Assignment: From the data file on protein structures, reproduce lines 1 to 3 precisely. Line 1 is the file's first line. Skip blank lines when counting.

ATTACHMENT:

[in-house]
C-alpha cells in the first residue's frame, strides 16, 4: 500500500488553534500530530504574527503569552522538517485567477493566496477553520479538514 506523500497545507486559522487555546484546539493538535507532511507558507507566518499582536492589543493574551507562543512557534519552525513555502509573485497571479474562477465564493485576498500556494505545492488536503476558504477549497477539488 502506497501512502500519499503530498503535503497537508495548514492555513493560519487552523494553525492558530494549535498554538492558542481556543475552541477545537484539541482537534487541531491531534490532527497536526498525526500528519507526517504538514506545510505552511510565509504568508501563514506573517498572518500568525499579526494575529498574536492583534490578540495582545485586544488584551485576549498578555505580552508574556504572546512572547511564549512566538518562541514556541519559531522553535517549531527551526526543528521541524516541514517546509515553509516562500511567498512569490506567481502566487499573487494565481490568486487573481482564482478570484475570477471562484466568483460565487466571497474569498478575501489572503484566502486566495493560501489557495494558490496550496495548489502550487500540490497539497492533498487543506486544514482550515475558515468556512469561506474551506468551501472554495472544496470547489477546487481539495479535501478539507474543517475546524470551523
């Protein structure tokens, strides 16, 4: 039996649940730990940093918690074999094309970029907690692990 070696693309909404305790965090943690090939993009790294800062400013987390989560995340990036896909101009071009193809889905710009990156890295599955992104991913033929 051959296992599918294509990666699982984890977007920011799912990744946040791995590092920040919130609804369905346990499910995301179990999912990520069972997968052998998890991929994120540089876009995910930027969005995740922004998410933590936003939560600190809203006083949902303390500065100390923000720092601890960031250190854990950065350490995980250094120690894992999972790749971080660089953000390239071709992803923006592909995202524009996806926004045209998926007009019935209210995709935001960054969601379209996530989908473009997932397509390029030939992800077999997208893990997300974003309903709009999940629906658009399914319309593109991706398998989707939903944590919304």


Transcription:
[in-house]
C-alpha cells in the first residue's frame, strides 16, 4: 500500500488553534500530530504574527503569552522538517485567477493566496477553520479538514 506523500497545507486559522487555546484546539493538535507532511507558507507566518499582536492589543493574551507562543512557534519552525513555502509573485497571479474562477465564493485576498500556494505545492488536503476558504477549497477539488 502506497501512502500519499503530498503535503497537508495548514492555513493560519487552523494553525492558530494549535498554538492558542481556543475552541477545537484539541482537534487541531491531534490532527497536526498525526500528519507526517504538514506545510505552511510565509504568508501563514506573517498572518500568525499579526494575529498574536492583534490578540495582545485586544488584551485576549498578555505580552508574556504572546512572547511564549512566538518562541514556541519559531522553535517549531527551526526543528521541524516541514517546509515553509516562500511567498512569490506567481502566487499573487494565481490568486487573481482564482478570484475570477471562484466568483460565487466571497474569498478575501489572503484566502486566495493560501489557495494558490496550496495548489502550487500540490497539497492533498487543506486544514482550515475558515468556512469561506474551506468551501472554495472544496470547489477546487481539495479535501478539507474543517475546524470551523
């Protein structure tokens, strides 16, 4: 039996649940730990940093918690074999094309970029907690692990 070696693309909404305790965090943690090939993009790294800062400013987390989560995340990036896909101009071009193809889905710009990156890295599955992104991913033929 051959296992599918294509990666699982984890977007920011799912990744946040791995590092920040919130609804369905346990499910995301179990999912990520069972997968052998998890991929994120540089876009995910930027969005995740922004998410933590936003939560600190809203006083949902303390500065100390923000720092601890960031250190854990950065350490995980250094120690894992999972790749971080660089953000390239071709992803923006592909995202524009996806926004045209998926007009019935209210995709935001960054969601379209996530989908473009997932397509390029030939992800077999997208893990997300974003309903709009999940629906658009399914319309593109991706398998989707939903944590919304």